Sustainability-in-Tech : Data Centres May Have Their Water Restricted
The recent announcement by Thames Water that it may restrict water flows to London data centres and charge them more at times of peak demand may be the shape of things to come.
Thames Water Ltd – Considering Restrictions
The announcement follows an investigation last year into how much water was being used by London and M4 corridor datacentres. At the time, Thames Water’s Strategic Development Manager, John Hernon, said that he was looking to work closely “with those consultants planning for new datacentres in the Slough area” and saying, “Our guidance has already resulted in a significant reduction in the amount of water requested by these new centres due to guidance on additional storage and cooling procedures”.
What’s The Issue?
The main issue is that datacentres require vast amounts of water for cooling and the water they currently use is drinking water from supply pipes. This can put pressure on supply and infrastructure during hot weather when demand for water surges. It should also be noted that datacentres also require substantial amounts of electricity.
To address these issues, Thames Water Ltd has announced that it has discussed with at least one datacentre operator in London about physically restricting the water flow at peak times. John Hernon has been reported as saying that this could involve introducing flow restrictions on pipes.
What Are The Alternatives To Physically Restricting Water?
Although Thames Water has discussed restricting water flow to the datacentres, the company has said it would prefer to take a collaborative approach with datacentres, encouraging them to look at water reusage and recycling options on-site. This could involve reusing final effluent from the company’s sewage treatment works or intercepting and surface water before it reaches treatment plants.
Thames Water first raised the issue of datacentres using raw water in August 2022. At the time, a drought had led them to introduce a hosepipe ban affecting 15 million customers in the southeast (including London and the Thames Valley area), bringing the issue of how much drinking water datacentres were using into sharp focus.
In Other Countries
Although water is the traditional cooling method for data centres, in some other countries and regions they also use different cooling methods depending on factors like climate, local regulations, and available resources. For example, some common cooling methods include air cooling, or specialised cooling solutions like chilled water systems. Some recent experiments in data centre cooling methods have also included immersing servers in liquid / engineered fluid, i.e. immersion cooling (which Microsoft now uses at its datacentre in Quincy, WA in the US), and underwater datacentres such as Microsoft’s Project Natick. Other recent and innovative data centre cooling ideas have included a decentralised model whereby homeowners are incentivised to have business servers attached to their home water tanks for cooling.
Even though it would make sense for datacentres to get their large water requirements from somewhere other than the drinking water supply, some have criticised Thames Water for scapegoating the datacentre industry when the water company doesn’t appear to be doing much about losing 600 million litres of water a day (nearly a quarter of its daily supplies) through leaks.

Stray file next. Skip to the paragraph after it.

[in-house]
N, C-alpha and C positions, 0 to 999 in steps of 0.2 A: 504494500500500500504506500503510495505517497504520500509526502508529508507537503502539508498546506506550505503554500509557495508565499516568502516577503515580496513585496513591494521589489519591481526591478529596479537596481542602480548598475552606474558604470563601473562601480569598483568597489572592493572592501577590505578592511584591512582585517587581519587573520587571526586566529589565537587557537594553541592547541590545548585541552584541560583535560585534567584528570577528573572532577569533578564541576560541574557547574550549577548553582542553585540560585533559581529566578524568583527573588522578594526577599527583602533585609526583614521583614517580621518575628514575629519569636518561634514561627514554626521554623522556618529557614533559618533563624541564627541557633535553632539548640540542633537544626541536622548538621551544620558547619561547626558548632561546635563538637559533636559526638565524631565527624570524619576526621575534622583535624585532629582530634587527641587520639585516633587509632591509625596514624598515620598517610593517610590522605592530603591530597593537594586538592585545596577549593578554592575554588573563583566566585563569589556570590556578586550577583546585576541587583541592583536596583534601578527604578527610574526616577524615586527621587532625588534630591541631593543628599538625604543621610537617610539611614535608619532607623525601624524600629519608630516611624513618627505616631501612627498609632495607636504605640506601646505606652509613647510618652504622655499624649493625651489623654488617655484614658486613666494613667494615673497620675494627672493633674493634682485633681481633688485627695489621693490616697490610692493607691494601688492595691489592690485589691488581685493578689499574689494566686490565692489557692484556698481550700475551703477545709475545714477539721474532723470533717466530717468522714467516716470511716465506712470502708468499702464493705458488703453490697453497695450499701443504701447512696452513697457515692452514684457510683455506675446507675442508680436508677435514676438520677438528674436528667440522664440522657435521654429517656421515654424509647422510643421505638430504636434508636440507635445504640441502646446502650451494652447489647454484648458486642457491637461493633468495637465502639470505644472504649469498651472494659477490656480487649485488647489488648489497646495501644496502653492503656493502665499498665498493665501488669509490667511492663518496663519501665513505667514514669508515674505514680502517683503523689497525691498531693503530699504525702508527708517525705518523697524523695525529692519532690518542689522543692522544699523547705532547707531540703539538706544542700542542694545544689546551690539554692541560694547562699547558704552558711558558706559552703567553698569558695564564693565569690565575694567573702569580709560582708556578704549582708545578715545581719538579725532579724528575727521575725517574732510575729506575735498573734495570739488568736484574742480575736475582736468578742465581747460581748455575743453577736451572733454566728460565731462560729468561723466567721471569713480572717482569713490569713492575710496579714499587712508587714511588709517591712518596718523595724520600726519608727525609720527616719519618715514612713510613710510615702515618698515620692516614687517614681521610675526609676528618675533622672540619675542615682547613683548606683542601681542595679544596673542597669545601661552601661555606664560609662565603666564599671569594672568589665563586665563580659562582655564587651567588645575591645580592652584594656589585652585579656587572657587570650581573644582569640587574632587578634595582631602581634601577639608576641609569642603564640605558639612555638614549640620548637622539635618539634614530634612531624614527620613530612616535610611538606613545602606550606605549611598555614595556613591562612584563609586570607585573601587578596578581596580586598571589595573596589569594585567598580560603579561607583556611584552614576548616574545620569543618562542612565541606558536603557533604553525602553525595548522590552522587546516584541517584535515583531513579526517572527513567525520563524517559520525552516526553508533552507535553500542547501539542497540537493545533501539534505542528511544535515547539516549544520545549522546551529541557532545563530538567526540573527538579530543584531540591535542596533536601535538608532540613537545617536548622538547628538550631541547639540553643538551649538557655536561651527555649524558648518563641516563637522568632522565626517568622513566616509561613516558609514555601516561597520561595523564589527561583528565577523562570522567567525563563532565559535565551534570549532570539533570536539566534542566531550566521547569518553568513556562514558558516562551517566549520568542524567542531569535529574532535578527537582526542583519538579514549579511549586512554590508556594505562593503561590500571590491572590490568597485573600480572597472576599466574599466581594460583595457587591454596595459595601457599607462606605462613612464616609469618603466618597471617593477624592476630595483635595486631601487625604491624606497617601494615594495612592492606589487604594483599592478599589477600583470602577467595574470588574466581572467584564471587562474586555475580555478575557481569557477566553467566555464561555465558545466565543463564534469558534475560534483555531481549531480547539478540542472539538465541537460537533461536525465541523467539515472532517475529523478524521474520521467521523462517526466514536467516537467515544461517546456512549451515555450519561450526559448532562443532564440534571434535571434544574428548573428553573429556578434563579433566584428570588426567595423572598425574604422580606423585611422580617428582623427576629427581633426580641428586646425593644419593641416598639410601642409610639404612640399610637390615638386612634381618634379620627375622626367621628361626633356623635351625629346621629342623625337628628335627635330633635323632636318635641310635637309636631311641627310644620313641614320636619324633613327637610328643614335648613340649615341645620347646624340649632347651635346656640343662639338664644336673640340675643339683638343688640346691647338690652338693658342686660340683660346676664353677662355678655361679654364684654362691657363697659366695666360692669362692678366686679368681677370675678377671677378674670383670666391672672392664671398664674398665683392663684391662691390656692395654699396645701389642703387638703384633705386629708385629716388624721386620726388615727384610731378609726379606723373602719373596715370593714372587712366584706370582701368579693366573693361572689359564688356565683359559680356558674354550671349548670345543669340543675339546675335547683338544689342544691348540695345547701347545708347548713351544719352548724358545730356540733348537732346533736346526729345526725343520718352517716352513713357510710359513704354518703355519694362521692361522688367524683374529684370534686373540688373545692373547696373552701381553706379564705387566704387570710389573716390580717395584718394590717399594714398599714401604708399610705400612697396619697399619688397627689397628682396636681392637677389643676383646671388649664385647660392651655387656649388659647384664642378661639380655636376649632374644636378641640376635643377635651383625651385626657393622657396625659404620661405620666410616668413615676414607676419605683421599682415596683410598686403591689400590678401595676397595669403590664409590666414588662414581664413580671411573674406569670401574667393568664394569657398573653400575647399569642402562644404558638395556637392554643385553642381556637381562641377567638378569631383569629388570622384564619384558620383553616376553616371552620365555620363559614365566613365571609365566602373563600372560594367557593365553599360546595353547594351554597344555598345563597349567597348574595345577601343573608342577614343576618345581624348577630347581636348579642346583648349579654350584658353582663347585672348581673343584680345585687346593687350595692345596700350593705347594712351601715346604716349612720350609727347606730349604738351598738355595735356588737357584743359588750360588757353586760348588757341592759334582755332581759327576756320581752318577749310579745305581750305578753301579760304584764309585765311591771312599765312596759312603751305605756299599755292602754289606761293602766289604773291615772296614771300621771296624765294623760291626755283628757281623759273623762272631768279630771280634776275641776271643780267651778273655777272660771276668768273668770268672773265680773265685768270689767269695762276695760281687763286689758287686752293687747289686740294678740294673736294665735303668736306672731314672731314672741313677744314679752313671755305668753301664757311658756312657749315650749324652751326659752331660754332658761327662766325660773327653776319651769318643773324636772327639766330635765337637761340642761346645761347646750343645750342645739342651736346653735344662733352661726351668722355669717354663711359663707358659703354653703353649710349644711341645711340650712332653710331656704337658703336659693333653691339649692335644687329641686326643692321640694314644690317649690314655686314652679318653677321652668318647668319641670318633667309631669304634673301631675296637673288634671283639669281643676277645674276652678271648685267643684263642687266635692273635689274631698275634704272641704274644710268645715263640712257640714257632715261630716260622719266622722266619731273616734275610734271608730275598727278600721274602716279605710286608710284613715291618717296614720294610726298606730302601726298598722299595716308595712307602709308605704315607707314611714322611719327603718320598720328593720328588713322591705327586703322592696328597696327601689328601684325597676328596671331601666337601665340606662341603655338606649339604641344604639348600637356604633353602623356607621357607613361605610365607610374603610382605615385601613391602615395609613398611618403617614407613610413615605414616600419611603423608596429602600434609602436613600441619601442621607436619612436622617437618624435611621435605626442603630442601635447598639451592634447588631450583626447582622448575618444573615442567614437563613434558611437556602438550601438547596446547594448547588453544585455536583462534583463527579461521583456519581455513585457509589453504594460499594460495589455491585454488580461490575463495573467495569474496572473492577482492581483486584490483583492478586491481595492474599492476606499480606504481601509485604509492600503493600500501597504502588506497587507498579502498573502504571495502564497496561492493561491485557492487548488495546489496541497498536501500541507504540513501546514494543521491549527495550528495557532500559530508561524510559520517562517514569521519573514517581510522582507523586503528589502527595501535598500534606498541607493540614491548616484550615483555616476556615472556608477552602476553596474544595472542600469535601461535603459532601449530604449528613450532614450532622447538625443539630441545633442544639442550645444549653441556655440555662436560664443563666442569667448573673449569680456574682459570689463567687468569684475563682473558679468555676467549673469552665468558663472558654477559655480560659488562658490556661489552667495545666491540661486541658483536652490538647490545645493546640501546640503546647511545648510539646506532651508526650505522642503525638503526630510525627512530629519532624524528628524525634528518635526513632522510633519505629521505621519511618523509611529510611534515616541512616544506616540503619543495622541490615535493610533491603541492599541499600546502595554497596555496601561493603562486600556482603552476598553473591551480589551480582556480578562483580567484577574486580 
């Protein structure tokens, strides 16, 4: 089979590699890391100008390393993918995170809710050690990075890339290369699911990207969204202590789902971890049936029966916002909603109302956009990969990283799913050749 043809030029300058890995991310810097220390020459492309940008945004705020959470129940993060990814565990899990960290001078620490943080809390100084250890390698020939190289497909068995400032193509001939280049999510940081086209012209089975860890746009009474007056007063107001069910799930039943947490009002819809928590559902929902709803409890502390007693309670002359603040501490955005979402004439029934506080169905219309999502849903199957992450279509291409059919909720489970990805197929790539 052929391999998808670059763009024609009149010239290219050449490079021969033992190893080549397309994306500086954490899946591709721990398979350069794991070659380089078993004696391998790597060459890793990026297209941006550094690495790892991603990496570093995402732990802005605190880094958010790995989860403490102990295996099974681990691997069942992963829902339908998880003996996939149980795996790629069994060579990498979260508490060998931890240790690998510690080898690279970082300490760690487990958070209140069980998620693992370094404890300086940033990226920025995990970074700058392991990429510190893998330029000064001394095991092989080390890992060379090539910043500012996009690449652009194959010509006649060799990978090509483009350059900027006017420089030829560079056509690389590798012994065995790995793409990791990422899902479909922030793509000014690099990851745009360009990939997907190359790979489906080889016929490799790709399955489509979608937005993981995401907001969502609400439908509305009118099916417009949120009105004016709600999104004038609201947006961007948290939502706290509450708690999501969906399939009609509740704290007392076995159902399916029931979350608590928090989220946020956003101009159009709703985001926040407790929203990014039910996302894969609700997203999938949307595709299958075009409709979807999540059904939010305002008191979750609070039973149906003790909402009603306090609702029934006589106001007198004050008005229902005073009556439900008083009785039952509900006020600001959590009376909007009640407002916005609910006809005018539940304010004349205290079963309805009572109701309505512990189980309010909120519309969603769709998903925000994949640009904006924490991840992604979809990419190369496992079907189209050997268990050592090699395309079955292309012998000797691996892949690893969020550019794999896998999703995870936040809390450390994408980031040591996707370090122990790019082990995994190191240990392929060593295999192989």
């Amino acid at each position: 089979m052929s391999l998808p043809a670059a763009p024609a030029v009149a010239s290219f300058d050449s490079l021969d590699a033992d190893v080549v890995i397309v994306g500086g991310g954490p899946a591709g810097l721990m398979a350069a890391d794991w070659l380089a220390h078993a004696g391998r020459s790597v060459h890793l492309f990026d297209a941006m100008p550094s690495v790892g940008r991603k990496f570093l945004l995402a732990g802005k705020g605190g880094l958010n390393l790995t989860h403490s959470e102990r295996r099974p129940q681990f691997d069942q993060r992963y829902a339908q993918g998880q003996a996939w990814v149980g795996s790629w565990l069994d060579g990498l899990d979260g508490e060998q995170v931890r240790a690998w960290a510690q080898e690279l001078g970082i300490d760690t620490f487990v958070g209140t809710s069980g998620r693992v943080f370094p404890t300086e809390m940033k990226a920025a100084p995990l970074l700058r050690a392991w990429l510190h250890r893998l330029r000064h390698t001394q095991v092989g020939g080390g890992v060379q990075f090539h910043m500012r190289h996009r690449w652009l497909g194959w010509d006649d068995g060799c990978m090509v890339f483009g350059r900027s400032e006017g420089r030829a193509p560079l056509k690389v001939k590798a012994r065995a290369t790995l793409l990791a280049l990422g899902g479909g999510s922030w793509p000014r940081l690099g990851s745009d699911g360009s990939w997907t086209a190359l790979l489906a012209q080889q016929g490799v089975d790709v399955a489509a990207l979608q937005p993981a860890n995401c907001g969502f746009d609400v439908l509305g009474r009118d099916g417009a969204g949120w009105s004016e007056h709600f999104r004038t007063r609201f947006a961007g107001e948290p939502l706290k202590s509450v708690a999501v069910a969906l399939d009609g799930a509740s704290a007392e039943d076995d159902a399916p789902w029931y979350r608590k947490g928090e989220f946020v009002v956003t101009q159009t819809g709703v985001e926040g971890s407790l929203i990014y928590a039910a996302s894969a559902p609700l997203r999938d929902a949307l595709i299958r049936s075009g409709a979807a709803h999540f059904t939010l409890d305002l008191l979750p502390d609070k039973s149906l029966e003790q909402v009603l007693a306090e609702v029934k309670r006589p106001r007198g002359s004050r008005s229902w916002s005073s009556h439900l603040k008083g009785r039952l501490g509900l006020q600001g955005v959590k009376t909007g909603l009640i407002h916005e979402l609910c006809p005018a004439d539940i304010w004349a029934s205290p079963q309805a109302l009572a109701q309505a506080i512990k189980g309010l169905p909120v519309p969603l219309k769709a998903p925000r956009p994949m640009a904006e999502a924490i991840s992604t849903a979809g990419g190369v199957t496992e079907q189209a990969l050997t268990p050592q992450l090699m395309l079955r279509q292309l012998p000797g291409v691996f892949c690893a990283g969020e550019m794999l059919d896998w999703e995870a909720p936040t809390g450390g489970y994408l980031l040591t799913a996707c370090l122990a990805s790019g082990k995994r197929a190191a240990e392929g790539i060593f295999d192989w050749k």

What Does This Mean For Your Business?
Pressures such as climate change, the growth of the digital society, cloud computing, the IoT, and the newer pressures of widescale use of generative AI have all fed the demand for more datacentres and have exacerbated the cooling challenges faced by them. Although some innovative alternatives are being tried, datacentres predominantly have huge water and power requirements and, as the Tames Water area example shows, the fact that they tap into drinking water can be a big problem in drought or at peak general demand times. Businesses require reliable computing and access to their cloud resources as well as water (and power) illustrating the importance to the wider economy and society of finding a solution that enables data centres to function reliably while not negatively impacting other infrastructure, businesses, and the economy or, indeed, climate targets.
Using raw water may be one alternative that could help (as could fixing leaks as some critics argue). Some other methods such as immersion cooling or underwater datacentres look promising, but these may take some time to scale up. AI may also prove to be helpful in helping to improve the management of datacentre cooling.
There are, in fact, many methods that could ultimately all help tackle the problem, such as optimising airflow management, implementing intelligent monitoring systems, utilising computational fluid dynamics simulations, and exploring innovative architectural designs. All these methods could help by enhancing airflow efficiency, preventing hotspots, improving heat dissipation, proactively adjust cooling parameters, informing cooling infrastructure design, and dynamically adapting to workload demands to meet the modern cooling challenges faced by data centres.
For Thames water, the idea of working collaboratively with datacentres rather than simply imposing water restrictions sounds a sensible way forward because datacentre cooling is a challenge that now affects all of us and needs intelligent solutions that work and can be put into practice soon.